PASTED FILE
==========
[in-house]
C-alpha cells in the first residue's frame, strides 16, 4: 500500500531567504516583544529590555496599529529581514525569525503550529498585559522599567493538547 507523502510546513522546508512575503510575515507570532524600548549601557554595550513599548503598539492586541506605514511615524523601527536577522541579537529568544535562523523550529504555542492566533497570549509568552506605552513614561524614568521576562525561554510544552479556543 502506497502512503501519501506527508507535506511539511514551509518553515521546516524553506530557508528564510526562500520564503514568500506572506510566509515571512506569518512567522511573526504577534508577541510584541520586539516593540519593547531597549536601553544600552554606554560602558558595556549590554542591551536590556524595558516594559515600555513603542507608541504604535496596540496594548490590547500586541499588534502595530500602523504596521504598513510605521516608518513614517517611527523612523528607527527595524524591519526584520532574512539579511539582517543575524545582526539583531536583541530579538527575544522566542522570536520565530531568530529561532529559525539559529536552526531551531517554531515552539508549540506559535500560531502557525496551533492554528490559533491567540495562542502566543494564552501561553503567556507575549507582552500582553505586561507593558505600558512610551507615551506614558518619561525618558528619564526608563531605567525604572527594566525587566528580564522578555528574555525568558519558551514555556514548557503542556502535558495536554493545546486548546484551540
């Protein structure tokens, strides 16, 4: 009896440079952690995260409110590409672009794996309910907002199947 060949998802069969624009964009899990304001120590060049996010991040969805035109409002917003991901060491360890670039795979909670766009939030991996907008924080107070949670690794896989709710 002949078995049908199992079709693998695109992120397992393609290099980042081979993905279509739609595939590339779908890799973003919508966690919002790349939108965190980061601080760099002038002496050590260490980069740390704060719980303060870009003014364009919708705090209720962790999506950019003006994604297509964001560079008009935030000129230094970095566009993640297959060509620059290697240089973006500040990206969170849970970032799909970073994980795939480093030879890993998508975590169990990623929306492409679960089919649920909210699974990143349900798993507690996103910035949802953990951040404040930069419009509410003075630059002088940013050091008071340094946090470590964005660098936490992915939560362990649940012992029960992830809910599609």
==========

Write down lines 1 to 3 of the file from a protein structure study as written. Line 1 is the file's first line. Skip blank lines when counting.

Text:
[in-house]
C-alpha cells in the first residue's frame, strides 16, 4: 500500500531567504516583544529590555496599529529581514525569525503550529498585559522599567493538547 507523502510546513522546508512575503510575515507570532524600548549601557554595550513599548503598539492586541506605514511615524523601527536577522541579537529568544535562523523550529504555542492566533497570549509568552506605552513614561524614568521576562525561554510544552479556543 502506497502512503501519501506527508507535506511539511514551509518553515521546516524553506530557508528564510526562500520564503514568500506572506510566509515571512506569518512567522511573526504577534508577541510584541520586539516593540519593547531597549536601553544600552554606554560602558558595556549590554542591551536590556524595558516594559515600555513603542507608541504604535496596540496594548490590547500586541499588534502595530500602523504596521504598513510605521516608518513614517517611527523612523528607527527595524524591519526584520532574512539579511539582517543575524545582526539583531536583541530579538527575544522566542522570536520565530531568530529561532529559525539559529536552526531551531517554531515552539508549540506559535500560531502557525496551533492554528490559533491567540495562542502566543494564552501561553503567556507575549507582552500582553505586561507593558505600558512610551507615551506614558518619561525618558528619564526608563531605567525604572527594566525587566528580564522578555528574555525568558519558551514555556514548557503542556502535558495536554493545546486548546484551540
């Protein structure tokens, strides 16, 4: 009896440079952690995260409110590409672009794996309910907002199947 060949998802069969624009964009899990304001120590060049996010991040969805035109409002917003991901060491360890670039795979909670766009939030991996907008924080107070949670690794896989709710 002949078995049908199992079709693998695109992120397992393609290099980042081979993905279509739609595939590339779908890799973003919508966690919002790349939108965190980061601080760099002038002496050590260490980069740390704060719980303060870009003014364009919708705090209720962790999506950019003006994604297509964001560079008009935030000129230094970095566009993640297959060509620059290697240089973006500040990206969170849970970032799909970073994980795939480093030879890993998508975590169990990623929306492409679960089919649920909210699974990143349900798993507690996103910035949802953990951040404040930069419009509410003075630059002088940013050091008071340094946090470590964005660098936490992915939560362990649940012992029960992830809910599609």